Vela chairs for Rett syndrome


Gait training and Rett Syndrome

The Danish Rett Syndrome Association states that Rett Syndrome (RTT) is predominantly attributed to a genetic mutation found on the X chromosome. This genetic alteration is responsible for the higher prevalence of the condition among girls compared to boys. RTT is a complex disorder, and individuals affected by it display a wide range of functional diversity.

While some individuals with RTT may never attain independent sitting or standing positions, it is noteworthy that a minority of children with the condition can achieve impressive physical capabilities. These abilities may include running, skiing, and even engaging in activities like jumping on a trampoline1. The spectrum of functional abilities observed among individuals with RTT highlights the significant variability associated with the disorder.

As part of a 2004 study conducted by the Australian Rett Syndrome Database (ARSD), 99 women and girls with Rett Syndrome between the ages of 1.5 and 28 were examined. The data revealed a significant range of abilities within the group. 43% of the participants exhibited independent walking functions, including side-stepping and 180-degree turning. Surprisingly, 14% of the individuals were even capable of running. On the other hand, 30% of the participants had no walking function at all2. This demonstrates both the varied nature of the disease and the potential for training and improvement.5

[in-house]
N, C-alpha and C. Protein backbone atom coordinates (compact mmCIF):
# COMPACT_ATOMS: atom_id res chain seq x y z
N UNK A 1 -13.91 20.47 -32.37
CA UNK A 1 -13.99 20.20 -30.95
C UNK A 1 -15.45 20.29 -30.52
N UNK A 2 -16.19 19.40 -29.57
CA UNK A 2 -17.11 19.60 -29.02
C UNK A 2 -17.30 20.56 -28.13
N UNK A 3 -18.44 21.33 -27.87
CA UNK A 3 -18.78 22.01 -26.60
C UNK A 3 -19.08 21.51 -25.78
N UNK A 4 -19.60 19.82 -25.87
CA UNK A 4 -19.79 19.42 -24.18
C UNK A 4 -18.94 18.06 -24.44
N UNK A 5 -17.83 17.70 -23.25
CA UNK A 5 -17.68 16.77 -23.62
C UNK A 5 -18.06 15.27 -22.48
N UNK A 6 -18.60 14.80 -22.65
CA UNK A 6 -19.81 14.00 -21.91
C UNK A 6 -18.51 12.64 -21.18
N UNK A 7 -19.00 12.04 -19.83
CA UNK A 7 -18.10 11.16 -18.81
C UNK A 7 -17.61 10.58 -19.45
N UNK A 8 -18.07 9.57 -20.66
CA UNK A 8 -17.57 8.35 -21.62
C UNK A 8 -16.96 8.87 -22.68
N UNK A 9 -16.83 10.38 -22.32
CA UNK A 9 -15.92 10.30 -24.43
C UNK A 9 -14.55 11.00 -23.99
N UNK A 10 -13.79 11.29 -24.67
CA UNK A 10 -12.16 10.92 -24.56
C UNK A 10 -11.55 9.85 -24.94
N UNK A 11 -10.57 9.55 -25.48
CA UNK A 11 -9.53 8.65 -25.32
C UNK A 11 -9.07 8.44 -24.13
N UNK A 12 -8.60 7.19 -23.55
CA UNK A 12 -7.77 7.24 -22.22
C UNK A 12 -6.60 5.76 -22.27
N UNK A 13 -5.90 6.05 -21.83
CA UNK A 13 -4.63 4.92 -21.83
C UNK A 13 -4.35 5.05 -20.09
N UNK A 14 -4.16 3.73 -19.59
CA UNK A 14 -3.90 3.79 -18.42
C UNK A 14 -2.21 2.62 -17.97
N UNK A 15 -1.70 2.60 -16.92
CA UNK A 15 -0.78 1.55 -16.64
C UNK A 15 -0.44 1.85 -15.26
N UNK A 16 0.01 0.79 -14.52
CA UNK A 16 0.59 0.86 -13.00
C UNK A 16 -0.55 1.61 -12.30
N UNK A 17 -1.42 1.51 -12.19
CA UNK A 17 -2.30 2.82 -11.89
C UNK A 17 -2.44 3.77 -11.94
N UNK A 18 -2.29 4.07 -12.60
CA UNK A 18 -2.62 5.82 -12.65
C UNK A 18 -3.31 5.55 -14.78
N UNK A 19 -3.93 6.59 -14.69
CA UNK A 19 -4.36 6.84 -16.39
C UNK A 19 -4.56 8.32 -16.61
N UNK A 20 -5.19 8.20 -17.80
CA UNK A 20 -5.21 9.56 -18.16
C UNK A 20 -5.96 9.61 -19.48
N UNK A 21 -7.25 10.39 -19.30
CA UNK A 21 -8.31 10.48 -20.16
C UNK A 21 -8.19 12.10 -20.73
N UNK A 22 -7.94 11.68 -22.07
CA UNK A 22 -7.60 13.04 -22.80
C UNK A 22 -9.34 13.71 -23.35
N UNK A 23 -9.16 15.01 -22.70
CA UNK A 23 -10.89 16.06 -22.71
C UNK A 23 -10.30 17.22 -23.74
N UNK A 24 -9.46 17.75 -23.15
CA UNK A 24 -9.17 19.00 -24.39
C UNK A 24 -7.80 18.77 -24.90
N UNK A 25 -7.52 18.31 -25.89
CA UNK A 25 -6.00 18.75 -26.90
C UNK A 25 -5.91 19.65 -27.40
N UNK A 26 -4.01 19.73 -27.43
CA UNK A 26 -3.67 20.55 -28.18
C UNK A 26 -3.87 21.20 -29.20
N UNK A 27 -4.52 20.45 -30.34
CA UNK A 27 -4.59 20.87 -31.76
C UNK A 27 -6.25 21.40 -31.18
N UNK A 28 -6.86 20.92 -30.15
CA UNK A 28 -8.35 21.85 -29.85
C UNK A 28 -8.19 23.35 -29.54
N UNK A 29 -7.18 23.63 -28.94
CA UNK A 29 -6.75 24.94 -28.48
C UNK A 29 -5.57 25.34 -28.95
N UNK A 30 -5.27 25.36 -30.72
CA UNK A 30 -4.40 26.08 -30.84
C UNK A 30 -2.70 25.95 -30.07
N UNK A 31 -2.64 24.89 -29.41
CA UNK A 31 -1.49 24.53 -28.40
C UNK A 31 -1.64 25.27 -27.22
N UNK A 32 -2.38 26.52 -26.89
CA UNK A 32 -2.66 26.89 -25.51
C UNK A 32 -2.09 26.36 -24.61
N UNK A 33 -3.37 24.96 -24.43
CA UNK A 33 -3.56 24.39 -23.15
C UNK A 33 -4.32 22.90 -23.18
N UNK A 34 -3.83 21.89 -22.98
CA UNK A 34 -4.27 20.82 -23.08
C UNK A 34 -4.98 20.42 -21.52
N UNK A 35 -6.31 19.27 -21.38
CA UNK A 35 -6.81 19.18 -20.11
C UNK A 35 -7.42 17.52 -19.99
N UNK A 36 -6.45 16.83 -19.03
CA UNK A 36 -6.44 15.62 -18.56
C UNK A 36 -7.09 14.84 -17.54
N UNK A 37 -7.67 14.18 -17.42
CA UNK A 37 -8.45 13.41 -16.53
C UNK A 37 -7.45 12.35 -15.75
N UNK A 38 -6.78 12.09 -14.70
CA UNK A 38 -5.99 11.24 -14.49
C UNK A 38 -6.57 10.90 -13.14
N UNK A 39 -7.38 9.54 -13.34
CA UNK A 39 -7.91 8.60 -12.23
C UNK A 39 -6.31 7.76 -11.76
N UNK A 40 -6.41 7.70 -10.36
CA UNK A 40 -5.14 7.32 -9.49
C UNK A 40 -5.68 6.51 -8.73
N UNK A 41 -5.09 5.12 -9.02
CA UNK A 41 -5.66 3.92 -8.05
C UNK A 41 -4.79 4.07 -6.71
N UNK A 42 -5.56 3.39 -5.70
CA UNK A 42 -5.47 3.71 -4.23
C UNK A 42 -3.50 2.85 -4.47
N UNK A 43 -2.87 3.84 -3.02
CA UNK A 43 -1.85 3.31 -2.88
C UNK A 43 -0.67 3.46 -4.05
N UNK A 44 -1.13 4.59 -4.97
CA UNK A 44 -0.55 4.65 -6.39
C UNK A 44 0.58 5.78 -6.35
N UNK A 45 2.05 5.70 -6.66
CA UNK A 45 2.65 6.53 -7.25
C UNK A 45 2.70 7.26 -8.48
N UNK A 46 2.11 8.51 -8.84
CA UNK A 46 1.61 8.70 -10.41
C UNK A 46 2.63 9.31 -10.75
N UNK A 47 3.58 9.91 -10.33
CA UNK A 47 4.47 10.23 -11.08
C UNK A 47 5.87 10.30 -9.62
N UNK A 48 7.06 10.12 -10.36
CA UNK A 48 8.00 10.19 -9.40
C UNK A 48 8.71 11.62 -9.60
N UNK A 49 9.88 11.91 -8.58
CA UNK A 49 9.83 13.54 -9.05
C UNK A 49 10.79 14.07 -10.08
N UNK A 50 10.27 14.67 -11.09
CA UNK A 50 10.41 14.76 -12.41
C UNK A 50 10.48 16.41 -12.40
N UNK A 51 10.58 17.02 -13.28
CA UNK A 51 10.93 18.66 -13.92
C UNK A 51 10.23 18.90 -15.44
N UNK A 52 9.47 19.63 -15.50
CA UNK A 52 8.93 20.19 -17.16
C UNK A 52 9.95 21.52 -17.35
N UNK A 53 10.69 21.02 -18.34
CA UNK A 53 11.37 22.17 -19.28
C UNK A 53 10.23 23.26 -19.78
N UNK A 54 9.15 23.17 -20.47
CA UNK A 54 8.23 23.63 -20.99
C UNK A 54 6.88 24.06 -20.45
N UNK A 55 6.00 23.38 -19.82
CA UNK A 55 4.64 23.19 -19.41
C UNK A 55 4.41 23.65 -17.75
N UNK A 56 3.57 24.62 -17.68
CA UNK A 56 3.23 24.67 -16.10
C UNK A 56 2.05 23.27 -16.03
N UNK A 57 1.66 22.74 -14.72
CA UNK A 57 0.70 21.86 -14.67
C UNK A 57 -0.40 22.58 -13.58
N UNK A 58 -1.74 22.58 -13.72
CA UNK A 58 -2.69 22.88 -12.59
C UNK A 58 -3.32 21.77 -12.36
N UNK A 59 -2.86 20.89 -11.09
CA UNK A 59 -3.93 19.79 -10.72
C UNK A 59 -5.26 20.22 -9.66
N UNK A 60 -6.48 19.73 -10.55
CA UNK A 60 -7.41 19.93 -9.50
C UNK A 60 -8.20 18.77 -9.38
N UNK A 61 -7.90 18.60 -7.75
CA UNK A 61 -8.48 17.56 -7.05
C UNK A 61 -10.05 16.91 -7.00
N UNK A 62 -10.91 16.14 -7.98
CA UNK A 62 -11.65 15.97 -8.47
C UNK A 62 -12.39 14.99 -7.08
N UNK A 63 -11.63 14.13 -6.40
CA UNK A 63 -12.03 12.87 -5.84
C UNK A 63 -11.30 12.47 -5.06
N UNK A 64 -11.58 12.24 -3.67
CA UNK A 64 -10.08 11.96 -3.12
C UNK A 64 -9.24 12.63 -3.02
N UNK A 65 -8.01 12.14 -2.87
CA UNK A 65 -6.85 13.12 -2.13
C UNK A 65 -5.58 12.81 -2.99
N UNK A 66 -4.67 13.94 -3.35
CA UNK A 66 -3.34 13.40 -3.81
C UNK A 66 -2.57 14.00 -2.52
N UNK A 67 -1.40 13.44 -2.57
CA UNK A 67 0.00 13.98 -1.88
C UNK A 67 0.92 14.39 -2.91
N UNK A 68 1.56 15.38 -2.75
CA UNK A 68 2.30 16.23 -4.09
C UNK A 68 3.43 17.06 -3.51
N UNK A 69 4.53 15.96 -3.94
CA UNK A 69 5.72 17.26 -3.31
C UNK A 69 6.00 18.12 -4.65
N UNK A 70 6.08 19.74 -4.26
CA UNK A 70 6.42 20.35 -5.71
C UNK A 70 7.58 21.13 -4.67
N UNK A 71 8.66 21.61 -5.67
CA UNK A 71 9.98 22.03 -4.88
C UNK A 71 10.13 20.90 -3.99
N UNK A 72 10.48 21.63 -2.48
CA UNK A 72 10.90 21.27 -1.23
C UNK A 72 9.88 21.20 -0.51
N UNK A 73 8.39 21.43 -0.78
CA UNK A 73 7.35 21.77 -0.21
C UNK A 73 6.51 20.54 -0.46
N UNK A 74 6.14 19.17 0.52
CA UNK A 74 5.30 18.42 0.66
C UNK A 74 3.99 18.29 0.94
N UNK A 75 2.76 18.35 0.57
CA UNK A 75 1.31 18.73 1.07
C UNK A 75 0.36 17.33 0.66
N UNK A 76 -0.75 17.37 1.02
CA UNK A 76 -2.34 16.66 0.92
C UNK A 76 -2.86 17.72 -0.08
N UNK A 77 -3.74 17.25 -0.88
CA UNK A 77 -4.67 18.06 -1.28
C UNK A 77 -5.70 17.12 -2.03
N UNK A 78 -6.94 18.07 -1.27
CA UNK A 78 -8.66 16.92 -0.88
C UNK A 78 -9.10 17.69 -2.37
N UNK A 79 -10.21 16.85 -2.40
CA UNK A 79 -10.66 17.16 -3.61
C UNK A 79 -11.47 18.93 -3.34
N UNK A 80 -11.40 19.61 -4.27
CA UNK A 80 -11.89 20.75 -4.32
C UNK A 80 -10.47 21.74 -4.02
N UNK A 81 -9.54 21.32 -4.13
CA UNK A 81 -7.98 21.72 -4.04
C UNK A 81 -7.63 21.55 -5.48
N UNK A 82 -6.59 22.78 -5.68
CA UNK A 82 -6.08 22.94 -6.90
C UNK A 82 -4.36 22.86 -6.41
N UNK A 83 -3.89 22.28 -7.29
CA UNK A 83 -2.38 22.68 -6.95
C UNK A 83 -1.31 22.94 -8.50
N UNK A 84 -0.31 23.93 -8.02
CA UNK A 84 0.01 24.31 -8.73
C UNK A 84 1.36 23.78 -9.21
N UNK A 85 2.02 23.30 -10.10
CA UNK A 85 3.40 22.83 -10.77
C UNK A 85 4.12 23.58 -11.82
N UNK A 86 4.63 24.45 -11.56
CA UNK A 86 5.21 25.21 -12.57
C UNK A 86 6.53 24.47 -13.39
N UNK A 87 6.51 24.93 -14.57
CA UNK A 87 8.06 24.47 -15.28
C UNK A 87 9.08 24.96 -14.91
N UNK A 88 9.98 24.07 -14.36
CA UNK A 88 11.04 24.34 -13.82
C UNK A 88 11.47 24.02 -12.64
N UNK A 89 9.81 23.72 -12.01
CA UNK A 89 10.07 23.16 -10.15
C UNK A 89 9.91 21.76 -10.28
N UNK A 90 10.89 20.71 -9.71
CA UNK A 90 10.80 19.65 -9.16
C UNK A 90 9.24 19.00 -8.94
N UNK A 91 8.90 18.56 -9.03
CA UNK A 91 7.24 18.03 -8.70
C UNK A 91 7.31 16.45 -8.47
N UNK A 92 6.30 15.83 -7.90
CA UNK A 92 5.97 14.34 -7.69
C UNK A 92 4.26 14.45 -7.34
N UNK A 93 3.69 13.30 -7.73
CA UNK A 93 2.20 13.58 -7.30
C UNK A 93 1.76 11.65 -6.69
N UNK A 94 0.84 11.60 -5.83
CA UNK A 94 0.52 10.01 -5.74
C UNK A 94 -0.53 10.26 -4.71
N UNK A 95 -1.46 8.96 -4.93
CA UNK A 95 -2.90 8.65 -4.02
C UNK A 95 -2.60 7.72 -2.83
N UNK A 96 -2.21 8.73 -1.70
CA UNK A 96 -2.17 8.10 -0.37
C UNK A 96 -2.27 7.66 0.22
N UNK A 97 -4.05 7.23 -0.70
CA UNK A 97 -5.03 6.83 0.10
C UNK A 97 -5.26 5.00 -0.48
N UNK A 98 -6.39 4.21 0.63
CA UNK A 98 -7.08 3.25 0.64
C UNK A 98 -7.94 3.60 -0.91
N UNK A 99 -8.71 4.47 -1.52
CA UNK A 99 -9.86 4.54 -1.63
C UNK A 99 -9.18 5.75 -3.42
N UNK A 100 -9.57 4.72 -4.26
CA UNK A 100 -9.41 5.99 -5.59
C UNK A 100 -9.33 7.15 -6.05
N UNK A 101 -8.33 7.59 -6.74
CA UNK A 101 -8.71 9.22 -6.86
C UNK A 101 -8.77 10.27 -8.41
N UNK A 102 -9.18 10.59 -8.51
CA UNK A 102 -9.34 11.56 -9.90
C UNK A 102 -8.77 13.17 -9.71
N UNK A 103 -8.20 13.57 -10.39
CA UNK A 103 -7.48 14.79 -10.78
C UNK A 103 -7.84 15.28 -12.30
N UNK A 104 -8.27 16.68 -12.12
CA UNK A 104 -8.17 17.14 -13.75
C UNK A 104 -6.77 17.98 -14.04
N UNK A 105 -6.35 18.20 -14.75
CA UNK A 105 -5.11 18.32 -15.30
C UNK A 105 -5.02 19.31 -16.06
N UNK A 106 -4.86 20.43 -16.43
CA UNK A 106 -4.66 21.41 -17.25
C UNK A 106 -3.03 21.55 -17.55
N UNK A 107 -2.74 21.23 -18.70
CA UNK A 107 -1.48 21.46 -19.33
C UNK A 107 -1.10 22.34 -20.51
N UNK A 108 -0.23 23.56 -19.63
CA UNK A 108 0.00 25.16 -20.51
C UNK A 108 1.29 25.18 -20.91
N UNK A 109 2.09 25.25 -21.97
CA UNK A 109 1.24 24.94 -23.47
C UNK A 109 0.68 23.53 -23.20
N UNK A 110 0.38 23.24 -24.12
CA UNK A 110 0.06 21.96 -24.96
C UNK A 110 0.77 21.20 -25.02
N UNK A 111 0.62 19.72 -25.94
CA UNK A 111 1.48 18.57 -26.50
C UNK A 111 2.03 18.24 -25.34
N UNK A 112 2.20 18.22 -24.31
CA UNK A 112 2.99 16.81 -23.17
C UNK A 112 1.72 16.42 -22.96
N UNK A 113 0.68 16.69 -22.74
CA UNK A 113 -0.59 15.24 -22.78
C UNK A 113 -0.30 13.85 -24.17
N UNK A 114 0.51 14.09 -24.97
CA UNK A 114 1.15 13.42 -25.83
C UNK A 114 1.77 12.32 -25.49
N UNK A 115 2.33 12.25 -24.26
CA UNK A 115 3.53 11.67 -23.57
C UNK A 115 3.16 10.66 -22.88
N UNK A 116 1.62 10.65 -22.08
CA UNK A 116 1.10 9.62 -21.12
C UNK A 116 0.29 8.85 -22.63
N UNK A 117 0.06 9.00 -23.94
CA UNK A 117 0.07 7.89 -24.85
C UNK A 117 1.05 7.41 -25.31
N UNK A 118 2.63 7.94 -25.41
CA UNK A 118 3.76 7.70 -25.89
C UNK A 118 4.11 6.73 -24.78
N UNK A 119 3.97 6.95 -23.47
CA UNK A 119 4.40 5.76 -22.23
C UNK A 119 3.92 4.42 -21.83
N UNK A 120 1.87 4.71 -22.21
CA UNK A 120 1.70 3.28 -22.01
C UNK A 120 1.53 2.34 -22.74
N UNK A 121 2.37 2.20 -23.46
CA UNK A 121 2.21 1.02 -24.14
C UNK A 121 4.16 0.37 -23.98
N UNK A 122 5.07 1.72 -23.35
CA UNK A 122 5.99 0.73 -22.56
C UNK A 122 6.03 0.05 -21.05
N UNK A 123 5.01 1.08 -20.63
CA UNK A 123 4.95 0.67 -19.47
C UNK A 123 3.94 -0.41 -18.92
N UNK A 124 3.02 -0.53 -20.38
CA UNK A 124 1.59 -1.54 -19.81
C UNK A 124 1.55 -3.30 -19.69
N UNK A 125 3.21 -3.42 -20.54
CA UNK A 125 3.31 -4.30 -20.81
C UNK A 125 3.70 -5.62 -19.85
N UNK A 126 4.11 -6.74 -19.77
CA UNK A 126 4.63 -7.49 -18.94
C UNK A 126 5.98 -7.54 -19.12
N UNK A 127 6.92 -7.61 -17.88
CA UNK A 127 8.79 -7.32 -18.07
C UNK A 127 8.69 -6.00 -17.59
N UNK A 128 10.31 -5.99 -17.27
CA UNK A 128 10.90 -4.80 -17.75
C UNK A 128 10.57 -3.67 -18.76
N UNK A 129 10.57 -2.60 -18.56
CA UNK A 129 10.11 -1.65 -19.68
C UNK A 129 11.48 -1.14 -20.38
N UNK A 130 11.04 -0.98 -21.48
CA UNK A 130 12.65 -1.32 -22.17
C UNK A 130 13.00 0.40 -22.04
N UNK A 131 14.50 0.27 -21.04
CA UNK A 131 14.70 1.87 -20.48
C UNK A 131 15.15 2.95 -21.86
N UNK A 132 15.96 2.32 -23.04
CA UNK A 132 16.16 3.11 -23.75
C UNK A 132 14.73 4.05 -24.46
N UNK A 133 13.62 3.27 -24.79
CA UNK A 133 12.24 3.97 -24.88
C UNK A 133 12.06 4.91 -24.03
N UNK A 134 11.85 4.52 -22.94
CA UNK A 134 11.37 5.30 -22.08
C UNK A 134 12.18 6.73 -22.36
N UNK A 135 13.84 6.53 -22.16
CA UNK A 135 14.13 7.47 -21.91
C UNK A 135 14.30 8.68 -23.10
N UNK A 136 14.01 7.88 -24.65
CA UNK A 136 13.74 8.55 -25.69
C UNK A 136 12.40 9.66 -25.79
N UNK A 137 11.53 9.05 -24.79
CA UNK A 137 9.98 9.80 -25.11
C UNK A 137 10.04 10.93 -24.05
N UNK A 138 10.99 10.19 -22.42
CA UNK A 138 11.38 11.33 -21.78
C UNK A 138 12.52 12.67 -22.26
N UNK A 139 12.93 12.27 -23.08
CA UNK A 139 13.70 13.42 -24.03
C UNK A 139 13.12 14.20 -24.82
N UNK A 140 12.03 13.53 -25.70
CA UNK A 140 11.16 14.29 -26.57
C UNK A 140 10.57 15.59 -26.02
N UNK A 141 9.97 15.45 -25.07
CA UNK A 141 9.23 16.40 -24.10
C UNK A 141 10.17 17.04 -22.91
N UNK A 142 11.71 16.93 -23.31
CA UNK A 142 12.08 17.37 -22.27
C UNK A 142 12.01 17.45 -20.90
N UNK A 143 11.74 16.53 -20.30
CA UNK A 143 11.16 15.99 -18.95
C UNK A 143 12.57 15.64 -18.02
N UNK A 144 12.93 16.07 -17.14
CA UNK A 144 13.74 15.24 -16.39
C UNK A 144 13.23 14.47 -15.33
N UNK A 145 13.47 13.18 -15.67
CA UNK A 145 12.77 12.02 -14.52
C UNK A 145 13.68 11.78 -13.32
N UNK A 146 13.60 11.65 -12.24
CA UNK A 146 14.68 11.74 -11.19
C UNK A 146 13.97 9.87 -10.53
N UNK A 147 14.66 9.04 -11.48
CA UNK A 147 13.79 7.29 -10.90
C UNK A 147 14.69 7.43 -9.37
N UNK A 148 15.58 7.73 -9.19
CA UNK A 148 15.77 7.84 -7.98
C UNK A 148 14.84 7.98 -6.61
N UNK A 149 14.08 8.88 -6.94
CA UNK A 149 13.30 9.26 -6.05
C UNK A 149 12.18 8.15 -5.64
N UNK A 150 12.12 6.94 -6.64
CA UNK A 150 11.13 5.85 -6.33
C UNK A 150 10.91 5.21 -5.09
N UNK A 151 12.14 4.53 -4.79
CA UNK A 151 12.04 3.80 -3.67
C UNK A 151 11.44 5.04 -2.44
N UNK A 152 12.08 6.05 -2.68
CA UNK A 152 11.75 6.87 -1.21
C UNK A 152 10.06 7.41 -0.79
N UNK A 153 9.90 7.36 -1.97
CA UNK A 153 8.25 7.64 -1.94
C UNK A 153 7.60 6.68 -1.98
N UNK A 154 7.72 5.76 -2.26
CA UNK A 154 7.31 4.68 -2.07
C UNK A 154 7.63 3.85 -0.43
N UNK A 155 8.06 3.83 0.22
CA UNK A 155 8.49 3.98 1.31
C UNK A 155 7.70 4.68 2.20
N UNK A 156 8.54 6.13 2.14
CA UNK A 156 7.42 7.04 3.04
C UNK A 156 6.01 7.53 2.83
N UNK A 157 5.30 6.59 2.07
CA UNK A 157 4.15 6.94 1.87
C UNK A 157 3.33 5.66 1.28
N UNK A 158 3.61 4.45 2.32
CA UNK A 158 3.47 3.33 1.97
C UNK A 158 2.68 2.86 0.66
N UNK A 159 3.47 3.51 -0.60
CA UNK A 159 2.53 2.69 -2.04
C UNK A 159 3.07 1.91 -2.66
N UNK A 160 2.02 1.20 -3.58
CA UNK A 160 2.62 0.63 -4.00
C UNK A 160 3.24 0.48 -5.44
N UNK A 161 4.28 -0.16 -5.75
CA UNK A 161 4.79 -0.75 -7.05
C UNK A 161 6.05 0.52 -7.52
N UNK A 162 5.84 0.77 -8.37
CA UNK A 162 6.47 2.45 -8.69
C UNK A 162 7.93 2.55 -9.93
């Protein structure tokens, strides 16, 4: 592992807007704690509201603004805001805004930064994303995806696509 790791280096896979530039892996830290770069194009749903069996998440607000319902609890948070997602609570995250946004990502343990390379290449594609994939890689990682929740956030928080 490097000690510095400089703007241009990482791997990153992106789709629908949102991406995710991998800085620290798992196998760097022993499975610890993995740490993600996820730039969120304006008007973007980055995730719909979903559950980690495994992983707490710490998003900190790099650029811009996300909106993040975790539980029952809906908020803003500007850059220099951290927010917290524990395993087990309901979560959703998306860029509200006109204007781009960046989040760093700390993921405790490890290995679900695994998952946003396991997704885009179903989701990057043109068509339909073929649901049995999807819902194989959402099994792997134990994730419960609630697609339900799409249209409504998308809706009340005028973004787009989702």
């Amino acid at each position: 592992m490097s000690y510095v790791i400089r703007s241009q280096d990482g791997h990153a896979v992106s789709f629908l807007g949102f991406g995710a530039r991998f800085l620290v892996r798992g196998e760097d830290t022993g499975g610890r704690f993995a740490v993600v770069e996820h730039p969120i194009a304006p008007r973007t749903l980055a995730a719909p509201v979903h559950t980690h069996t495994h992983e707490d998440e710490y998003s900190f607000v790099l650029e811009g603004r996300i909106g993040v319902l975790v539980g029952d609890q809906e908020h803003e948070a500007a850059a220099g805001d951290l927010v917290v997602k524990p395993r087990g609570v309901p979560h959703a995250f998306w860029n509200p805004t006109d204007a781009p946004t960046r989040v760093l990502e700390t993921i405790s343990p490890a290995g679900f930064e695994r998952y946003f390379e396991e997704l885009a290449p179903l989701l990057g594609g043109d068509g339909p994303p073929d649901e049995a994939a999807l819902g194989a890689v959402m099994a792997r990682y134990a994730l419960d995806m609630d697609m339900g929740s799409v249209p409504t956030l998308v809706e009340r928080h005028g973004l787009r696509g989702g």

Considering such variability, Lotan and Hanks (2006) recommend a comprehensive interdisciplinary evaluation for each child in their guidelines for physiotherapeutic intervention for individuals with Rett Syndrome. This evaluation would serve as the basis for developing an individualised intervention programme4. The aim is to address the specific needs and capabilities of each individual affected by Rett Syndrome, allowing for targeted interventions and support.